This financial support was significant for the Levites themselves. Remember Genesis 49? It was right before Jacob died, when he blessed(/cursed?) each of his children. When he got to Simeon and Levi, they must have known his words weren’t going to be exactly glowing. They played big roles in killing all of the men of Shechem after the son of the king of Shechem raped their sister and in selling their own brother into slavery. Jacob’s words reflected this, calling them violent and cursing their anger. He also said that they would be dispersed and scattered in Israel.
The tribe of Simeon is hardly ever mentioned in the Bible, but the truth of this prophecy is clearly seen in the story of the Levites. As the priests, they sort of had nothing of their own. They didn’t live or work like the rest of the Israelite tribes. Later on, when the Israelites arrive at the Promised Land, the Levites would not receive towns or land as inheritance. They were truly scattered in Israel. This might have made them worry about putting food on the table and surviving – if you don’t have your own land to farm or raise animals on, you can’t really make a living. But it’s almost as if God told them not to worry about anything – He had already provided for them. As priests, they would always have not only a job, but a home and food. Despite the wickedness of their ancestors, God fully provided for them.
It makes me feel good to know that that’s the same kind of love and care God gives to all of us. Worrying about money and jobs and family is nothing new. The stress of feeding our children and paying the bills is only exacerbated by the pressure of tithe and offering. It’s tempting to decide that just this once, we’ll skip our tithe, or just this once, we’ll put our offering to other things. But this chapter reminds us that we don’t need to do that. When God asks us to give Him our hard-earned money, at that very moment, He knows exactly what we need and how He’s going to give it to us. He hasn’t forgotten us and He never will. If He didn’t even fail to provide for the Levites, do you think He would fail to provide for you?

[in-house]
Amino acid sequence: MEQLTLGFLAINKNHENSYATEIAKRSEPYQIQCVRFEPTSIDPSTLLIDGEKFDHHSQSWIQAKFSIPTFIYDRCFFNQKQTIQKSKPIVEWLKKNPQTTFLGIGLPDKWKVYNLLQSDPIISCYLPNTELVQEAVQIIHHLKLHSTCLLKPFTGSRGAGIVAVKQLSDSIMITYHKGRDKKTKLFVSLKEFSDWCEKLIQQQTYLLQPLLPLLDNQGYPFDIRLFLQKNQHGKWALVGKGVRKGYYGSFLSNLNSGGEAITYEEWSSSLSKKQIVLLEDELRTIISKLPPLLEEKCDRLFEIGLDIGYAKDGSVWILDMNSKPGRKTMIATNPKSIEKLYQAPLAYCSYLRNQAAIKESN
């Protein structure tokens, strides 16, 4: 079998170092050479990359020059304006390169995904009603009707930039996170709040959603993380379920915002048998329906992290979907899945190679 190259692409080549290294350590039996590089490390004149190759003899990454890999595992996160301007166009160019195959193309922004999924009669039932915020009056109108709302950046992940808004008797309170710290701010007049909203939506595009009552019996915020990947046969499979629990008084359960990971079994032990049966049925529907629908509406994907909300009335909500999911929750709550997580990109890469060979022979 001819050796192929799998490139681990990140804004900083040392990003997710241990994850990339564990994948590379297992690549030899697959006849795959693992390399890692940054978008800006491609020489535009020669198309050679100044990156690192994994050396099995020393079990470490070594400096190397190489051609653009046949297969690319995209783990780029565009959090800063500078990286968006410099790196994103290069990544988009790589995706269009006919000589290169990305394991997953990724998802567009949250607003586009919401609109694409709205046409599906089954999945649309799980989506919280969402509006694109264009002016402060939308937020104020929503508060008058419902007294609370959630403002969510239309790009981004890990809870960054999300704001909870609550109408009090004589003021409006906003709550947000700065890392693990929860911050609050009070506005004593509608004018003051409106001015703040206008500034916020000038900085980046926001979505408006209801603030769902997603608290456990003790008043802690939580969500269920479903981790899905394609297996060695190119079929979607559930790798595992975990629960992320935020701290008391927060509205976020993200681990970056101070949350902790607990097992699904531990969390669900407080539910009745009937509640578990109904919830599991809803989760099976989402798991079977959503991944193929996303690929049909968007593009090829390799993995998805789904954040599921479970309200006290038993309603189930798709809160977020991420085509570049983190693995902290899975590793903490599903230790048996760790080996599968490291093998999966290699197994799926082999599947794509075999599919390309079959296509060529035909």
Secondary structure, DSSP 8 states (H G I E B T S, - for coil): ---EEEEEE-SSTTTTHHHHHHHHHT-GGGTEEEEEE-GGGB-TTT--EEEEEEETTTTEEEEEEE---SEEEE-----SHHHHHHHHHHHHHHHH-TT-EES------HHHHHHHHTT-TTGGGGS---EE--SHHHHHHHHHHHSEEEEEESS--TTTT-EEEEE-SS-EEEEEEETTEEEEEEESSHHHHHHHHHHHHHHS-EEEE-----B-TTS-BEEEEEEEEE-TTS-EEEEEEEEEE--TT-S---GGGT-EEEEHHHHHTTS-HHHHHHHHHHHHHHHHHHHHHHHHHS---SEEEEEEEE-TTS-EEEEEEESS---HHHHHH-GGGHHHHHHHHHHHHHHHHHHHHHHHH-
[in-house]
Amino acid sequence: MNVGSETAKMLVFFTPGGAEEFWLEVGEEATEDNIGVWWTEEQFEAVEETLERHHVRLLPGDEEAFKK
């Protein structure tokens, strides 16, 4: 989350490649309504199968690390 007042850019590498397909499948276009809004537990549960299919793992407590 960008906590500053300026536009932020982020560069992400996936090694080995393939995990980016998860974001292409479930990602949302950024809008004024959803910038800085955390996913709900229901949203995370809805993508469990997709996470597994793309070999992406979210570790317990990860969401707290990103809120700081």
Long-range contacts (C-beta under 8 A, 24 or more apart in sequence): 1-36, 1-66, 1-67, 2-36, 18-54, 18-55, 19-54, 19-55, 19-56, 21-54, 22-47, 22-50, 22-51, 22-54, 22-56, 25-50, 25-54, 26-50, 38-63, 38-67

God’s Message To Us:
“I love a cheerful giver.” No one is too small or too insignificant for God’s notice. He knows your name, your needs, your likes and dislikes, and the number of hairs on your head. And He adores you. It doesn’t matter who you are. It’s always true. This means that there is no one too small or too insignificant to praise and thank God for His goodness. Our tithe and our offering are just one part of the gratitude we show God for who He is and what He’s done. The love, the thanks, the faith that goes into our tithe and offering does not mean that God will wipe away all of our money struggles and make us millionaires. But it does mean that we will never be alone. It does mean that we will never have to worry. It does mean that we will always be provided for. Knowing that, how can our giving not be cheerful?
What do you think? Did you see anything else interesting in the laws God gave to the Israelites? What message did God want you to get from this chapter?
There Are Always Questions:
- What do you think about the rule about eating fat and blood? What is the connection, if any, between the role fat and blood play in the sacrifices and the law that the Israelites cannot eat them? Do you think that law still applies to us today?